TV 3
Wichita, Kansas
"flagship of The Kansas State Network"

As a 14 year old boy I toured this television station in my hometown, and a lifetime love for broadcasting was born. The sight of KARD's amazing color television camera and space-age master control room were all it took to ignite my aspirations to work in television broadcasting. Despite my parents' misgivings, I set my sights on a career in television.

It was the one of the luckiest decisions I ever made. I have been blessed with a satisfying and successful career as a film and video editor in Hollywood, working on major network broadcasts. Everything from "All in the Family," early MTV videos including work with Michael Jackson, segments for several years of Academy Awards telecasts, and even a couple of treasured Emmy awards on the mantle. I continue to work on network situation comedies, having edited countless hours of programming you may have watched at one time or another.

As you follow the story, you'll even have the opportunity to download and watch the original NBC color peacocks and rare color presentation logos from early ABC and CBS color broadcasts as well. Enjoy!

KARD-TV exterior
KARD-TV studios at 833 North Main Street - Wichita, Kansas in 1964. KARD was the flagship station of a chain of several NBC affiliates in Kansas called "The Kansas State Network."
(KARD has since changed its call letters to KSNW)

KARD-TV master control
Engineer Ron Jordan adjusts the controls of the RCA TK-41 live studio camera and RCA TK-26 color film camera in KARD-TV Master Control.


Major Astro Show

On the set of KARD's popular afternoon children's program "Major Astro."
Like many NBC affiliates in the 1950's and 1960's, KARD was able to afford only one of the giant RCA TK-41 color television cameras. Note the early Zoomar lens that is controlled by the silver plunger at the rear of the camera. The zoom action wasn't very smooth, but this revolutionary lens eliminated the need for multiple focal length lenses mounted on a turret. With only one color camera on the set, the Zoomar lens made it easier to "go in for a close-up" than dollying the heavy Houston Fearless pedestal. Most TK-41's at other facilities, especially in multiple-camera studios, were equipped with multiple-lens turrerts, not Zoomars.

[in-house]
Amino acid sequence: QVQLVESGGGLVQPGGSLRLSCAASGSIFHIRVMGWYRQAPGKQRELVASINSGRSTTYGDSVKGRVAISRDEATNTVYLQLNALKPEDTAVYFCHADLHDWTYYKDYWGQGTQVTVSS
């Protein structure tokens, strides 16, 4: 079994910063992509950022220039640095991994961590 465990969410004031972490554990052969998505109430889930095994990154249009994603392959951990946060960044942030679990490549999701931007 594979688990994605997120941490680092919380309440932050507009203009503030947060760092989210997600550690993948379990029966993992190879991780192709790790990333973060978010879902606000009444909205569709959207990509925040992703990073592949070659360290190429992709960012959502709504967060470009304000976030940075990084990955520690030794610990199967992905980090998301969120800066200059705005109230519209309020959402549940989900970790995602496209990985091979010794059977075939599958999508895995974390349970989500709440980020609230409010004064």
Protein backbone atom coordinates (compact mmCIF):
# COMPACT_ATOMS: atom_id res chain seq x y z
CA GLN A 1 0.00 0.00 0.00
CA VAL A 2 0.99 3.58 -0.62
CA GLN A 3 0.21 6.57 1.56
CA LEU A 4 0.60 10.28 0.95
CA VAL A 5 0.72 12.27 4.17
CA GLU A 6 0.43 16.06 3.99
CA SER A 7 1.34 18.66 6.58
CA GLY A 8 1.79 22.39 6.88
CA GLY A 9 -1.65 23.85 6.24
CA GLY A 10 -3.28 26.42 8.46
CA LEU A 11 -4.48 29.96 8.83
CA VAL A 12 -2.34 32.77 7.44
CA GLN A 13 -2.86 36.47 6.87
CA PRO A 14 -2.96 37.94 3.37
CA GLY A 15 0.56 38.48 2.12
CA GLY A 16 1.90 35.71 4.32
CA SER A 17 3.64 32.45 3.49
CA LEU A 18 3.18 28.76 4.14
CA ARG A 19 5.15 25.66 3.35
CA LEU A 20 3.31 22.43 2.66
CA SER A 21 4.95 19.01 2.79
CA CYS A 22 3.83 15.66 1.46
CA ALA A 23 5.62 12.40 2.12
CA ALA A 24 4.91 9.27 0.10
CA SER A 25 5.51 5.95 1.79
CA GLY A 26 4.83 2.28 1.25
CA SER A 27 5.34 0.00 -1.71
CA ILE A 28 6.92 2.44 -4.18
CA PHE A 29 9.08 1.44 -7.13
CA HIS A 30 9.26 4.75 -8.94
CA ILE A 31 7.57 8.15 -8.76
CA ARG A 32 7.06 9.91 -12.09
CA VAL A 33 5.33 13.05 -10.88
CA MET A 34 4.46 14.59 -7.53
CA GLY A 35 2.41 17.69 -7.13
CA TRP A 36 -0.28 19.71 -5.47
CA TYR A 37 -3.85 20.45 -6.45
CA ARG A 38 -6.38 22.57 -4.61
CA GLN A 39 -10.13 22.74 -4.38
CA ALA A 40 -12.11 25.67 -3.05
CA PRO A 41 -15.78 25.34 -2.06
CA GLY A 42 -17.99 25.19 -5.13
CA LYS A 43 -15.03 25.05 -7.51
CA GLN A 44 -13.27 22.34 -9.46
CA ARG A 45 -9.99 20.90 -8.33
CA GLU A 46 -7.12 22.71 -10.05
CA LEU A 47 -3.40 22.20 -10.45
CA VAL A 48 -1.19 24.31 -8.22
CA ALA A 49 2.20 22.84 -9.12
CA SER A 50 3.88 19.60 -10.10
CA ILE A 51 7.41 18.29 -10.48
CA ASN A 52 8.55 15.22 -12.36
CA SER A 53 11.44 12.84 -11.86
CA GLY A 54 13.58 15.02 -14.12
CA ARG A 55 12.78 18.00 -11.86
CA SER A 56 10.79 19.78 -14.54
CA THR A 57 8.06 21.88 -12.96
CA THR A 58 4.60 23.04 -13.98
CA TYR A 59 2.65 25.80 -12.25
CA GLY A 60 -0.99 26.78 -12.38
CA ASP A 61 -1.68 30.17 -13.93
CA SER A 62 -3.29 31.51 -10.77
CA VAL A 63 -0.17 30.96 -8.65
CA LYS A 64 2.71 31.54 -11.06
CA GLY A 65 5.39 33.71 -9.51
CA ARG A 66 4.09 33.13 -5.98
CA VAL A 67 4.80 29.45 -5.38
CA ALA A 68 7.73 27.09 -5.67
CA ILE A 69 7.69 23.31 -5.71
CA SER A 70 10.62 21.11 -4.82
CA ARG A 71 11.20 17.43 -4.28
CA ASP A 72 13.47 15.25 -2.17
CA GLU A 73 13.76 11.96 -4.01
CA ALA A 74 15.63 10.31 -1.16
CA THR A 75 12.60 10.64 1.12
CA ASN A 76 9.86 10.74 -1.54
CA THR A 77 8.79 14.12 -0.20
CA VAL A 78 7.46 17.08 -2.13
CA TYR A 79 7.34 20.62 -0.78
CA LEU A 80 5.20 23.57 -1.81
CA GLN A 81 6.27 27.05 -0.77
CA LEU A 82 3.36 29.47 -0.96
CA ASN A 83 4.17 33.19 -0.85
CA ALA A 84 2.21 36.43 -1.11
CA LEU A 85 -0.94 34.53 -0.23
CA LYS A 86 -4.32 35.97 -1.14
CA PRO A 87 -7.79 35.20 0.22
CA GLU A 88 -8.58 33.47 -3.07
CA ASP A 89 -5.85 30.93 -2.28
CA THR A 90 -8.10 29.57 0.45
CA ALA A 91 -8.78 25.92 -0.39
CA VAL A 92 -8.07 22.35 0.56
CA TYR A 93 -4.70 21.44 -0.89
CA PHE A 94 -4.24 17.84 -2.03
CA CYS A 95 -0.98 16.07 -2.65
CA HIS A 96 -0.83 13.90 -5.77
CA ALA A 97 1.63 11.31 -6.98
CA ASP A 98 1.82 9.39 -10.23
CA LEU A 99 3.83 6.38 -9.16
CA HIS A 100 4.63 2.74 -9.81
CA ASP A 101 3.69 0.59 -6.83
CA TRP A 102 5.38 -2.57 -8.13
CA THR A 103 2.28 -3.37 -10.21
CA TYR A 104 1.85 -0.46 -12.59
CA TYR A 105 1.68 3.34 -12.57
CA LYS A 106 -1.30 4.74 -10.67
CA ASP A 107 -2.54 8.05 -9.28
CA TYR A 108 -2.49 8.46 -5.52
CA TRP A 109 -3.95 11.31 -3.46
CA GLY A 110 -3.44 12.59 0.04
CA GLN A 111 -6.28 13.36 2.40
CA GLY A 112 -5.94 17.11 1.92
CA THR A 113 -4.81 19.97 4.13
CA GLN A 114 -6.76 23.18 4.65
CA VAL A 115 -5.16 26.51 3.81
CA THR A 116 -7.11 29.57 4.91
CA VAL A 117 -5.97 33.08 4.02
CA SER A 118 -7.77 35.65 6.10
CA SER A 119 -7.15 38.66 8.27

For many live commercials, Major Astro (Tom Leahy) walked off the color set into a separate set equipped with black and white RCA TK-11 cameras. Not many advertisers were willing to spend extra for color commercials! It was odd to see a TV personality magically switch from Living Color to drab monochrome as they walked in front of the black and white cameras, but it was quite common in the 50's and 60's even on NBC network shows. I vividly recall seeing NBC star Gene Rayburn walk off the color set to do live black and white Spring Cigarette commercials on the NBC afternoon telecasts of my favorite game show, "The Match Game."

In a 2003 interview, Tom "Major Astro" Leahy reminisced how he landed the job of Wichita's favorite afternoon astronaut...

"The Space program was really gaining ground and Gene Canfield, who was a salesman at KARD-TV in the 1960's, was a very inventive and creative guy. Discussing new children's programming ideas with KARD's program director, Gene said ' why don't we have an astronaut on KARD? We'll buy a bunch of space cartoons and things like that science-fiction type stuff and we'll put him on in the afternoon.' 'Ok, who?' the program director asked. ' Well, I know the guy who can do it. He's working at KFH (radio) right now,' so Gene called me and said ' would you like to play an astronaut on TV? ' and I said ' well, yeah...as long as I don't have to go into space!"

"One day on 'Astro' we had a new director and he had me hopping from camera to camera. The red light would go on and I'd have to look over here and here (motions with his fingers) and finally I introduced a cartoon and I said, 'what the BLANK is going on?' The sound engineer hadn't killed my mic and that went out over the air, shocking all the little astronauts out there. I was an astro-nut!"

Tom "Major Astro" Leahy died at age 87 from complications of heart surgery on Friday June 18, 2010
Read about his passing here ..... Photos from Tom Leahy's career here
R.I.P Major Astro. Happy Orbits! ... for eternity.

more about KARD-TV and early color TV >>